Now let’s go through the cons.

Con #1 – It’s expensive

Heartland Bank’s interest rate is 9.75% per annum (at the time of writing). This is high, which is likely to be in line with other high-interest rates.

On top of that, interest compounds. So it’s calculated on the balance outstanding and then rolled into the loan each month.

For instance, if you borrow $100k and you pay 9% in your first year, aka $9000, that interest gets added to your initial $100k.

So in year 2, you’re paying interest on $109k. Now, you’re paying a high-interest rate on an even larger mortgage, and so on and so on.

Each year you pay more interest on a growing mortgage.

It can very quickly erode your capital.

The interest rate is often larger than how fast your house goes up in value.

For example, let’s say you take out a $50,000 loan at 70. By age 85 you’ll owe the bank $202,000.

Con #2 – It makes it harder to move house

A reverse mortgage locks you into your house … sort of.

This is because it quickly erodes your equity.

So, if (in a few years) you decide to sell your house, or move to a retirement facility, you won’t have as much equity to lean on, so you might be less likely to sell or move house.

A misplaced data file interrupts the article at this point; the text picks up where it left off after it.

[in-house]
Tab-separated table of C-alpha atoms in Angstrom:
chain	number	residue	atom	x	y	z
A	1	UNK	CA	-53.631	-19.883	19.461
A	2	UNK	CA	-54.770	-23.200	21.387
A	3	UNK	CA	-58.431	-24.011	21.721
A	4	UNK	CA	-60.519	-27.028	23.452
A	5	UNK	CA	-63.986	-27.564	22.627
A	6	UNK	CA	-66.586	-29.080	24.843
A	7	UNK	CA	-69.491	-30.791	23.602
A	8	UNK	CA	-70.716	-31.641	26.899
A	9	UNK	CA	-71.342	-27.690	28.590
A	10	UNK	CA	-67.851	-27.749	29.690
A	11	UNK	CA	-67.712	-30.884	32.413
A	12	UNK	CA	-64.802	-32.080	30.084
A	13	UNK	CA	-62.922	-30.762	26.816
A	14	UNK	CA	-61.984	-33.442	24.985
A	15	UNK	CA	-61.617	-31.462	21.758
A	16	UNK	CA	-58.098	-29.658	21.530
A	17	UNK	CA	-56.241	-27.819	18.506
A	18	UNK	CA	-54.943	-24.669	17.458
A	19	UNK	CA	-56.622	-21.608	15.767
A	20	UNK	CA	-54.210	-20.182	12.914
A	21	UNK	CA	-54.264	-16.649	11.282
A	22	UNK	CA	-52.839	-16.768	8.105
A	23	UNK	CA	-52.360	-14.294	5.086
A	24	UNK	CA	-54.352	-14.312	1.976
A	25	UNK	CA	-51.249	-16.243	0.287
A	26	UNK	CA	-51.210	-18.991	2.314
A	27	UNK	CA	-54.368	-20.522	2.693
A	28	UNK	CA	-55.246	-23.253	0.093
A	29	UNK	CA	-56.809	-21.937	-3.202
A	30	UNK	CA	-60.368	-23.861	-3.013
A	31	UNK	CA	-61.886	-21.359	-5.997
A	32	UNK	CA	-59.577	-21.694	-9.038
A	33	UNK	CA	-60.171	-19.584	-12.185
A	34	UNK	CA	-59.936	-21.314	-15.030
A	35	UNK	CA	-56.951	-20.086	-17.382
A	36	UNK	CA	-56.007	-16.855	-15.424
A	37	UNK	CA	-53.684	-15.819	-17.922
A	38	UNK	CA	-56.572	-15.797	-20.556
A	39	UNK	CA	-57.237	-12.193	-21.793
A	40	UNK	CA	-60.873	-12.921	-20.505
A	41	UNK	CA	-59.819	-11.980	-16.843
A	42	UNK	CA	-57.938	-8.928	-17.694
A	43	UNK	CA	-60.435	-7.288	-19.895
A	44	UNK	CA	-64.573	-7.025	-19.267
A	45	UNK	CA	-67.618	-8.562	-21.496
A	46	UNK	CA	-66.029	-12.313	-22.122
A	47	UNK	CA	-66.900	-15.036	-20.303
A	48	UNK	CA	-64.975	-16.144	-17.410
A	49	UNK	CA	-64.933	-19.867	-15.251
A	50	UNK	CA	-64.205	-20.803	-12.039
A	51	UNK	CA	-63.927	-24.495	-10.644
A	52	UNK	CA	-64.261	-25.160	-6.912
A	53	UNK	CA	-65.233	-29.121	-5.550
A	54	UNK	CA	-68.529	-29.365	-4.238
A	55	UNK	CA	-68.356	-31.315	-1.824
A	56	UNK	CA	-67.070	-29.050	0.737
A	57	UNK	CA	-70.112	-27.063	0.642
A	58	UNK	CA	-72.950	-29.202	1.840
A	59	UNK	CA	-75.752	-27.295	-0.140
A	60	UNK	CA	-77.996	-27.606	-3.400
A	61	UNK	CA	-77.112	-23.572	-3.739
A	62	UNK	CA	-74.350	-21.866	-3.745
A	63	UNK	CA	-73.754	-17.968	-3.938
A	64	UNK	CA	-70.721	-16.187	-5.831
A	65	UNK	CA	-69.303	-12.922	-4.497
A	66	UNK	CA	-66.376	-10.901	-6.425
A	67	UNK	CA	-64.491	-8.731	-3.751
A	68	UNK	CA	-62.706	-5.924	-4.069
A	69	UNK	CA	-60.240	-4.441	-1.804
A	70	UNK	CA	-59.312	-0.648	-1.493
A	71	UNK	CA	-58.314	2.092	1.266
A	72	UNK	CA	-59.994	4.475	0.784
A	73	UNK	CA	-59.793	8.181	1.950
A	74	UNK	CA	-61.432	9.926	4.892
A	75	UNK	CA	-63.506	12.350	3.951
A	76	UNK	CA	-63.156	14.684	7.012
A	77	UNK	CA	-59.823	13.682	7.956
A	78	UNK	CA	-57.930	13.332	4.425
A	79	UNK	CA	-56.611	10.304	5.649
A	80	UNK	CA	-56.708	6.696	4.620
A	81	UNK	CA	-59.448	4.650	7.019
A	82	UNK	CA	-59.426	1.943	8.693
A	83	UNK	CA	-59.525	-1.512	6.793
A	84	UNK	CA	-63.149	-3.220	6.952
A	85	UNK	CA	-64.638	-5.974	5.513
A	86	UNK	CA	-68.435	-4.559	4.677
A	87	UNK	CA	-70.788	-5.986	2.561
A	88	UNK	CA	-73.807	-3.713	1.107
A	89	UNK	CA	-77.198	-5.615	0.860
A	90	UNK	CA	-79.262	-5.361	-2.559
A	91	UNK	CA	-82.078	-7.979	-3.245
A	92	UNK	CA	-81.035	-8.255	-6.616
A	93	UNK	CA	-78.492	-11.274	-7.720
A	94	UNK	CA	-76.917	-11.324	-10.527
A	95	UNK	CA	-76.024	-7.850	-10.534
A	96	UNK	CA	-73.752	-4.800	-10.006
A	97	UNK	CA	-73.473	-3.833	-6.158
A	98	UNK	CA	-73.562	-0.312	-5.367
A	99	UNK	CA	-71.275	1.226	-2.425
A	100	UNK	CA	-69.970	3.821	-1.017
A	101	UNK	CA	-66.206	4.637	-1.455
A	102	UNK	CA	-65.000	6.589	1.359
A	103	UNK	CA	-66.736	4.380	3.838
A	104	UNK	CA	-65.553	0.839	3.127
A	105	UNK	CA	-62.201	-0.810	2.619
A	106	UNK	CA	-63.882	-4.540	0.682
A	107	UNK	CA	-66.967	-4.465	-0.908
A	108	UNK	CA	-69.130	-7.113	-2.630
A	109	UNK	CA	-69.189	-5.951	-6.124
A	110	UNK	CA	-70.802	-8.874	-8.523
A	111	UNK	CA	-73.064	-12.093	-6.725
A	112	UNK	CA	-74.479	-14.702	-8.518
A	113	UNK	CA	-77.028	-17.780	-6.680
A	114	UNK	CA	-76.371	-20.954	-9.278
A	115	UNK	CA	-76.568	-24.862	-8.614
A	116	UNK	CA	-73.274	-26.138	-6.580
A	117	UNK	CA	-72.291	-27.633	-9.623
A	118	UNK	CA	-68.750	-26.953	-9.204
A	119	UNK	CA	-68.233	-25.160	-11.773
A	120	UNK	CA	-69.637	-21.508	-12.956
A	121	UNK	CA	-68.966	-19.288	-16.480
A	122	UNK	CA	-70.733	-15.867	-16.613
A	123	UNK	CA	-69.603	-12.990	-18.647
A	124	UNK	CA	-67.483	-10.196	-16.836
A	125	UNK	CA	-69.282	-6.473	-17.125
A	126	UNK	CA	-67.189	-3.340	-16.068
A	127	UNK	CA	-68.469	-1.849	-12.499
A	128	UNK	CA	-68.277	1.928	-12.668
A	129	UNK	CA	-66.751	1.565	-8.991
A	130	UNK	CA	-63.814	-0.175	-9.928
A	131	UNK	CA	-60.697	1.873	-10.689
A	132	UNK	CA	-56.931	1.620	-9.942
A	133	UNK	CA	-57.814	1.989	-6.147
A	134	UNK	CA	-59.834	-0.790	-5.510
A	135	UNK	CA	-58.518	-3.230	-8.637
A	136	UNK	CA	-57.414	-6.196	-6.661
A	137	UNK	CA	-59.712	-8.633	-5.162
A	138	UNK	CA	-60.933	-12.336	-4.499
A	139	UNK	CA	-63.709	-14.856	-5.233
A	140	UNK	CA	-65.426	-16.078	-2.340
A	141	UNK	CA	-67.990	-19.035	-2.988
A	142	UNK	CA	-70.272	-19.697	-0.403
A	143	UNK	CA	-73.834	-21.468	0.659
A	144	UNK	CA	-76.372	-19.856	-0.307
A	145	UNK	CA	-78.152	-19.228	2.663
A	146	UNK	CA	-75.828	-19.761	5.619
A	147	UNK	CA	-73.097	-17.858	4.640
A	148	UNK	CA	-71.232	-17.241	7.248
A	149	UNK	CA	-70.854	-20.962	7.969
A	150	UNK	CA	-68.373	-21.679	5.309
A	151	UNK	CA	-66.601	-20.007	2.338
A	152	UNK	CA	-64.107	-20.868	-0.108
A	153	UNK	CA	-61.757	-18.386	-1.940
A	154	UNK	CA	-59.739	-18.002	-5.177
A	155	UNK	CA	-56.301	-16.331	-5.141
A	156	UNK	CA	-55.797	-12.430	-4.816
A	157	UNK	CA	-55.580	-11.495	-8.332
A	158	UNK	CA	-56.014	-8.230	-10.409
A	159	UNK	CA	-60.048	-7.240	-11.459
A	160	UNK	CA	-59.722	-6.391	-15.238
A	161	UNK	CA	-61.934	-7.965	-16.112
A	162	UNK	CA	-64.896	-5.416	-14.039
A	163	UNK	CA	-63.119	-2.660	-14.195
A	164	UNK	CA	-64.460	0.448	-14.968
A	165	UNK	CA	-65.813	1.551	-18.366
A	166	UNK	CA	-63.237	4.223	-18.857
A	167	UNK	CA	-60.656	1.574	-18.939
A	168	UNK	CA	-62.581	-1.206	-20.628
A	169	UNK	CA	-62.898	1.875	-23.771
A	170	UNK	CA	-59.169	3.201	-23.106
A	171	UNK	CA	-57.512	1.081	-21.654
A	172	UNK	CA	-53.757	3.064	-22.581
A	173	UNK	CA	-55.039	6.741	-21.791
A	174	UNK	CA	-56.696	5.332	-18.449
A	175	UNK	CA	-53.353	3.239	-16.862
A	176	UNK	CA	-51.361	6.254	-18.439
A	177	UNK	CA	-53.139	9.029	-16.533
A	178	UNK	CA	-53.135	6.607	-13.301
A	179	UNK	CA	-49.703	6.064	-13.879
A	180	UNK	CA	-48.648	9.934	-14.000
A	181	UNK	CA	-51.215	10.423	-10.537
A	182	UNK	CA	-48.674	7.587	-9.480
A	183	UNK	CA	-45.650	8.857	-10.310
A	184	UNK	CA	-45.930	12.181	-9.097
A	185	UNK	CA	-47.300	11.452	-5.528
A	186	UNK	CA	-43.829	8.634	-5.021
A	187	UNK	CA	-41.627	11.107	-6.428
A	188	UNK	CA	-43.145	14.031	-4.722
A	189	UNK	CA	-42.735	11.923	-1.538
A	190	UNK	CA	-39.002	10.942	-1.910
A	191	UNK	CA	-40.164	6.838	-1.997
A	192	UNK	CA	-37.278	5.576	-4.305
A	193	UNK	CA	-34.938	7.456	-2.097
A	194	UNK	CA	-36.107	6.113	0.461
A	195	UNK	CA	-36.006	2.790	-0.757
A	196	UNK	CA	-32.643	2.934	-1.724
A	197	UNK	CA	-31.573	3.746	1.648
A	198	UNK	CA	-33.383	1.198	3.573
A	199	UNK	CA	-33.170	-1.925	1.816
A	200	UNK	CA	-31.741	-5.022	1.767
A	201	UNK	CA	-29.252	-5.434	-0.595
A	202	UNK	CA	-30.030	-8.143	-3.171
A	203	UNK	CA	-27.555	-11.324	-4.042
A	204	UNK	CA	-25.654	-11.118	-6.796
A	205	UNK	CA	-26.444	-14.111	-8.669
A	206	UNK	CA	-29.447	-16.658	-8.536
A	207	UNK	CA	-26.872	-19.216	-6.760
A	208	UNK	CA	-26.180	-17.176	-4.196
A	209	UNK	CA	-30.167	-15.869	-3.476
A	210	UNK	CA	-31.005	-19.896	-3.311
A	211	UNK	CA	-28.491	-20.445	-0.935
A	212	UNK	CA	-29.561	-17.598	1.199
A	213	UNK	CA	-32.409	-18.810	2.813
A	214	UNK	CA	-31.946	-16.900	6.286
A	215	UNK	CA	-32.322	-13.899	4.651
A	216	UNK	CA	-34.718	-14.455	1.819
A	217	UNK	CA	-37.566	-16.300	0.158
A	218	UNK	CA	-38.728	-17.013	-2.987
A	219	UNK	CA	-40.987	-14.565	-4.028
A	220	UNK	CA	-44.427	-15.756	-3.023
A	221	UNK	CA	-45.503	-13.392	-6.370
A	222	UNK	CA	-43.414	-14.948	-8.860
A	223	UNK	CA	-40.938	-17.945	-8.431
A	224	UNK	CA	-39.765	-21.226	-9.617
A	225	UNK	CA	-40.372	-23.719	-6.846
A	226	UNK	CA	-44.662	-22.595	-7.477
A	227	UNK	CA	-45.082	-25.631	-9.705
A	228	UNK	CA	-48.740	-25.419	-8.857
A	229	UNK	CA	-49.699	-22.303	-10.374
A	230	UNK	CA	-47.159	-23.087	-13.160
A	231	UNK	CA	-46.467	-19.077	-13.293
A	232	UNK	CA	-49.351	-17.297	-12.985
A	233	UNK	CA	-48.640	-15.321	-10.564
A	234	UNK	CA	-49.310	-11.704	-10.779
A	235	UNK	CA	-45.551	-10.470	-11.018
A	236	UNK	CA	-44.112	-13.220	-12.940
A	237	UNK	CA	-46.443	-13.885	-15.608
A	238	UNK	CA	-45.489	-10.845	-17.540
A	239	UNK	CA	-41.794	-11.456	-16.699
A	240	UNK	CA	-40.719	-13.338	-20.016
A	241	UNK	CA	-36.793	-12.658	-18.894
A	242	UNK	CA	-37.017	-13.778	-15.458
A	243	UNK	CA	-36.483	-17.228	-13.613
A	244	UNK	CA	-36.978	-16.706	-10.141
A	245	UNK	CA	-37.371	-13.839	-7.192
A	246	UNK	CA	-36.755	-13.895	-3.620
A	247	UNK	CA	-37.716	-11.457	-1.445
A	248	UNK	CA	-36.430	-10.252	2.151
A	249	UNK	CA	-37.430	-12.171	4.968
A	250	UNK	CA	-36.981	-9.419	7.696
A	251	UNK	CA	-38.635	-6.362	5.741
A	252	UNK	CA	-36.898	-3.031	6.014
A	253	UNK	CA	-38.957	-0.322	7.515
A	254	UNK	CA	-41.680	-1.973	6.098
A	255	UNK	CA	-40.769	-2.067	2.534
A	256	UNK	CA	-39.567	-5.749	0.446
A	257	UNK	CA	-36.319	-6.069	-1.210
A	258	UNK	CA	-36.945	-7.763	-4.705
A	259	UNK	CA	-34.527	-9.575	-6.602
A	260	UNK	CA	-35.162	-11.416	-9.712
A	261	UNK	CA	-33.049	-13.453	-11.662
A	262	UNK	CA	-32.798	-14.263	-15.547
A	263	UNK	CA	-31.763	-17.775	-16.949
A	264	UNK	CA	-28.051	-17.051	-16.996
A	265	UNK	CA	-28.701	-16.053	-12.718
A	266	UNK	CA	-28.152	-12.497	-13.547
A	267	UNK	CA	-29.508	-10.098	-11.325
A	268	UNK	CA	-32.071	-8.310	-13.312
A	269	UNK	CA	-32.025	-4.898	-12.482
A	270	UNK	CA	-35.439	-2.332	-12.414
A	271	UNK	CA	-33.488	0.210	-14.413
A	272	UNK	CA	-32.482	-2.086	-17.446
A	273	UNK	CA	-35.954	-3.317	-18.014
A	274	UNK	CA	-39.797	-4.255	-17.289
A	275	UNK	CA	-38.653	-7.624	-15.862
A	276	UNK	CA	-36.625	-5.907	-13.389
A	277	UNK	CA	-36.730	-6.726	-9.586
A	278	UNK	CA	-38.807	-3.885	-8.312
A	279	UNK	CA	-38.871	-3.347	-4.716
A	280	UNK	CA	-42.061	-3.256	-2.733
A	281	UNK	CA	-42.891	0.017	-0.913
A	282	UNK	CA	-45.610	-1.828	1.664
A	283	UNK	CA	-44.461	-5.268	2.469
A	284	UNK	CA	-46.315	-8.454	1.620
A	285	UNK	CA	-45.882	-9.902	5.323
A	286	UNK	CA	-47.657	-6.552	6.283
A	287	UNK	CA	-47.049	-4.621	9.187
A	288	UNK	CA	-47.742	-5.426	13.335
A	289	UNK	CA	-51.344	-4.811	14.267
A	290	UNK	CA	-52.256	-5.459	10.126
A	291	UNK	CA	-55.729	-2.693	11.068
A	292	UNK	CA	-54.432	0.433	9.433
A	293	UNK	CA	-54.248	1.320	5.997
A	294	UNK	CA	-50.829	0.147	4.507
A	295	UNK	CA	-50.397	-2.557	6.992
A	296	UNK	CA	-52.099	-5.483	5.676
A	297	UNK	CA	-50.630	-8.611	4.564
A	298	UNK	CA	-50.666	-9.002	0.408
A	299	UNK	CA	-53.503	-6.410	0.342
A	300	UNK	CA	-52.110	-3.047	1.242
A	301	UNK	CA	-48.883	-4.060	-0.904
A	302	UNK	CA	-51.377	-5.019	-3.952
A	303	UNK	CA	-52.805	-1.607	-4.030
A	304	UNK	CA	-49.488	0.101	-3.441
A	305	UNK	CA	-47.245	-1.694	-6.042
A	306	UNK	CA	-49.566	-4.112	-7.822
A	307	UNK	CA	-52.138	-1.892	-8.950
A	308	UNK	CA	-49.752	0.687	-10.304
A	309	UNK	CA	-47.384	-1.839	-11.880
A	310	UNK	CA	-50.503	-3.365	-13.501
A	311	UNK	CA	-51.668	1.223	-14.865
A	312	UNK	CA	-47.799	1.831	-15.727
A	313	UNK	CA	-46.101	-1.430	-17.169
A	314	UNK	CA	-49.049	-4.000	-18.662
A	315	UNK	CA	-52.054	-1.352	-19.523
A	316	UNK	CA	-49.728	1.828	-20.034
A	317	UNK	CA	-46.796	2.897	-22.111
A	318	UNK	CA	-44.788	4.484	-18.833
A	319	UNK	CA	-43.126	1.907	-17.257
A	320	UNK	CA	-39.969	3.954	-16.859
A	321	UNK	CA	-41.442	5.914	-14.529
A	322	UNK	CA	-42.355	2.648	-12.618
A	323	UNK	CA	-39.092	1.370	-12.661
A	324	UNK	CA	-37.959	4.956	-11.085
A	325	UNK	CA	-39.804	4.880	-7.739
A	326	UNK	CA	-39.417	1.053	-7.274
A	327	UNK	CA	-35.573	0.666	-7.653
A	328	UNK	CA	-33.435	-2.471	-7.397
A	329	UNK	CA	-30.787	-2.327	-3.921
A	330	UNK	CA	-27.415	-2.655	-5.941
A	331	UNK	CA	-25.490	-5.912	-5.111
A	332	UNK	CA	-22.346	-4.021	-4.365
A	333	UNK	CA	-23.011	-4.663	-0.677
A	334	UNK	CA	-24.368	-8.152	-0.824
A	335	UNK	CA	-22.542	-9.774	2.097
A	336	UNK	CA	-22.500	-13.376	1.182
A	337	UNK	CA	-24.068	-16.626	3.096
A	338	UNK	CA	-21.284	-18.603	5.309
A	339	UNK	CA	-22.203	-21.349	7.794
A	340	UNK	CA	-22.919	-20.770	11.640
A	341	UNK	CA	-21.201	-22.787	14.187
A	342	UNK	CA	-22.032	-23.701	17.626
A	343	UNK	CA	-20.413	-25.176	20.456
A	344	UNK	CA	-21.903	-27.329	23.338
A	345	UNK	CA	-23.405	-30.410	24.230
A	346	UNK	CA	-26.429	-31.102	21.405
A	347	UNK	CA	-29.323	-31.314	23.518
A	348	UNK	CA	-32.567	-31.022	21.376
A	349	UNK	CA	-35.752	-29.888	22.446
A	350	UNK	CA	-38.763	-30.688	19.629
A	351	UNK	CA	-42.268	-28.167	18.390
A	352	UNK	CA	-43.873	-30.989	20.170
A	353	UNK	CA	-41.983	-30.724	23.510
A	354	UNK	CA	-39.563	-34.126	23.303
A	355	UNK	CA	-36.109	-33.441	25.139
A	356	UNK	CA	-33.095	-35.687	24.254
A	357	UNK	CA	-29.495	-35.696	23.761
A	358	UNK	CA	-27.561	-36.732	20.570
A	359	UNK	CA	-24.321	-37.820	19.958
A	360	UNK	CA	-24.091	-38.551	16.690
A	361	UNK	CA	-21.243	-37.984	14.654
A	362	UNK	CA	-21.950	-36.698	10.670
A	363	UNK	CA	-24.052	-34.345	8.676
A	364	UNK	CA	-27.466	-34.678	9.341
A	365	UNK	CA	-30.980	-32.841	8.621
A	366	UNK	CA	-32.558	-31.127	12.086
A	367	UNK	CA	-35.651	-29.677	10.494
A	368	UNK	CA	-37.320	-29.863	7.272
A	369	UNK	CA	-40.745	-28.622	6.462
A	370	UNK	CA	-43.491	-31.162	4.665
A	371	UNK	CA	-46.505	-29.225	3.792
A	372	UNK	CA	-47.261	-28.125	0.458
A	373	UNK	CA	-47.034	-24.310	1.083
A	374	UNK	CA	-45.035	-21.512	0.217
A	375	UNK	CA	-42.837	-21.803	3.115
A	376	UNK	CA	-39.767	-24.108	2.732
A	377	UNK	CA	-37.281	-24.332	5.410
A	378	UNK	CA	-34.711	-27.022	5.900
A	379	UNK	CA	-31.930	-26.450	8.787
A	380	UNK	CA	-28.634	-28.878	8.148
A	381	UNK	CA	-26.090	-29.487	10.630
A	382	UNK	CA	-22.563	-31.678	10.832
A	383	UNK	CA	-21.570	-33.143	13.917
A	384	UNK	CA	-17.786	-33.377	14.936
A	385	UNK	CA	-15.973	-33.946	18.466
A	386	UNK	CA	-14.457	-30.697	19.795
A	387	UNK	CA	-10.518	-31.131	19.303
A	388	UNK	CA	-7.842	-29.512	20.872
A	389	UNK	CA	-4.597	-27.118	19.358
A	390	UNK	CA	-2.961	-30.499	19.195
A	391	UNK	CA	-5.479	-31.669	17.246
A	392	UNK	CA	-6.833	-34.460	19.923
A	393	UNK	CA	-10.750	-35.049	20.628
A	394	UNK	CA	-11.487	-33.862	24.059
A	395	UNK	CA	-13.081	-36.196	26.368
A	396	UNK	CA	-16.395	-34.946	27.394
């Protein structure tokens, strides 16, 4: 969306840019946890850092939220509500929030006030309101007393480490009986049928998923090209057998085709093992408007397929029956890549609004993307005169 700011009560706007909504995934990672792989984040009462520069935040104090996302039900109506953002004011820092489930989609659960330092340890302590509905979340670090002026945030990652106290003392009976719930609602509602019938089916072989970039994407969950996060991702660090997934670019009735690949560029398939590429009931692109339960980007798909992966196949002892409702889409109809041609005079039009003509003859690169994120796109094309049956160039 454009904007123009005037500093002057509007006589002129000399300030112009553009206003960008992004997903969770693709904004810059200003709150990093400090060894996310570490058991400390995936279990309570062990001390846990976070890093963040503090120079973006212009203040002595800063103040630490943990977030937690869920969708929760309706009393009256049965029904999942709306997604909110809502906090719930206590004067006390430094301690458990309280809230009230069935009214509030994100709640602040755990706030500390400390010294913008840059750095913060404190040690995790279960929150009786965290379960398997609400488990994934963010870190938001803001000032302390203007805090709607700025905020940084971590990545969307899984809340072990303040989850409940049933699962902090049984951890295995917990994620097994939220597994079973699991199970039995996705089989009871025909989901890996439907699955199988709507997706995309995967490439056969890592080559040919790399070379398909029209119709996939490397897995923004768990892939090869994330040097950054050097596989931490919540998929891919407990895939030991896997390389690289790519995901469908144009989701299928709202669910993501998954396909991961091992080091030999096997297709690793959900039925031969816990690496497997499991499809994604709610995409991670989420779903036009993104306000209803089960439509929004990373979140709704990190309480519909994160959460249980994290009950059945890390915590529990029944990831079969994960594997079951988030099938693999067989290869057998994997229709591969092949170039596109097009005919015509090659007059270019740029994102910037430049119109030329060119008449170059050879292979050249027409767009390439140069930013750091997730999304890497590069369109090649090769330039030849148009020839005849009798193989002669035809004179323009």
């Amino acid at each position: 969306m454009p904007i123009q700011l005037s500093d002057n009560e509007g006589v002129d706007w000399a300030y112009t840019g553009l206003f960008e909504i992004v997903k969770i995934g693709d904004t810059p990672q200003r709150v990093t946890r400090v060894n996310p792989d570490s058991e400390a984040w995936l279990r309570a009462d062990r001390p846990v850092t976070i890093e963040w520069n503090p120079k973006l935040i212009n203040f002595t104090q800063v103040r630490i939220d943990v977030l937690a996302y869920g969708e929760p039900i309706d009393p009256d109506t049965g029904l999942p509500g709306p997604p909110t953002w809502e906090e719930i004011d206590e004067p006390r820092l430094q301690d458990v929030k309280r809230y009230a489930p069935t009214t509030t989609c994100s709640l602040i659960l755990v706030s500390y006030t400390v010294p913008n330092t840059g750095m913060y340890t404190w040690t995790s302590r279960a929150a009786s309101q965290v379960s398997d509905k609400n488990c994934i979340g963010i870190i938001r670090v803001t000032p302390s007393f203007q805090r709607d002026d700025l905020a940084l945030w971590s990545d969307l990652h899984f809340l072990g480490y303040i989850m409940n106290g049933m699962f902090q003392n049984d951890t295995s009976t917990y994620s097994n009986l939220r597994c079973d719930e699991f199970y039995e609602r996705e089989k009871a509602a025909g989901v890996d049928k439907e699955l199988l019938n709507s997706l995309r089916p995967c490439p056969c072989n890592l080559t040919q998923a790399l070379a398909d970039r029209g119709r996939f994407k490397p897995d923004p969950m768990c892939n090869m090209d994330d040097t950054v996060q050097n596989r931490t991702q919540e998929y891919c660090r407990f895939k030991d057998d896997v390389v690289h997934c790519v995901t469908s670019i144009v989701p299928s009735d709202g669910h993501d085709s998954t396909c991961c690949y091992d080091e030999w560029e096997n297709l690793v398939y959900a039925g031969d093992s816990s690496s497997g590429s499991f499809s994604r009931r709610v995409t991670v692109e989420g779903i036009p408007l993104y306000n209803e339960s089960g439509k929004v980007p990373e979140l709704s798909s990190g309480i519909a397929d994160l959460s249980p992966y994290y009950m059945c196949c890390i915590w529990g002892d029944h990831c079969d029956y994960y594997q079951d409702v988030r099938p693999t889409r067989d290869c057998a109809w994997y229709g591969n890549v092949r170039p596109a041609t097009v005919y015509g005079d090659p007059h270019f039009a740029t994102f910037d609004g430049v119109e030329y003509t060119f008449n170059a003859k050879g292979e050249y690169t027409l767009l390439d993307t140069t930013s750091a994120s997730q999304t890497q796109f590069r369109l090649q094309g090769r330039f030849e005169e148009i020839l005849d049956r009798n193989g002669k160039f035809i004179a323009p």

Who is a reverse mortgage the right and wrong fit for?

Reverse mortgages can work well in some circumstances. But because they are expensive, they aren’t going to be the right fit for everyone.

Ideally, you want to have a reverse mortgage for as little time as possible.

For instance, let’s say Jan is 65 years old. She’s a retired nurse and lives in her own home. She’s got $100k in KiwiSaver and is getting superannuation.

At this point in her life, Jan should use her KiwiSaver to top up her superannuation first.

But, Jan’s situation may change later on in her retirement.

Let’s say Jan is now 80. She’s exhausted all her savings, her KiwiSaver’s depleted, and she’s struggling to pay her bills.

At 80, Jan’s got a life expectancy of 86. A reverse mortgage could be a good idea for her now.

5 alternatives to a reverse mortgage

Here at Opes Partners we think reverse mortgages have their place, but they should be used as a last resort. 

Here are 5 alternatives to try before you take out a reverse mortgage.

#1 – Get your kids to help you out

Sometimes children will rally together to give their parents cash.

In some cases they will even borrow money against their own homes.

For instance, 2 children could each borrow $25k against their own homes.

They give their parents $50k to solve that immediate cashflow issue.

Yes, the kids have to pay the interest on that money, but the interest will be far lower than the compounding 9.75% of a reverse mortgage. It might be closer to 7%. And, the equity will be preserved in the family home.

So, when the parents do pass, the kids inherit that money back.

#2 – Downsize your property

If you have a 4-bedroom home worth $1.5 million, you could downsize.

So, instead of borrowing $50,000 at a 9%+ interest rate, you could sell your $1.5 million property and buy a $1 million property.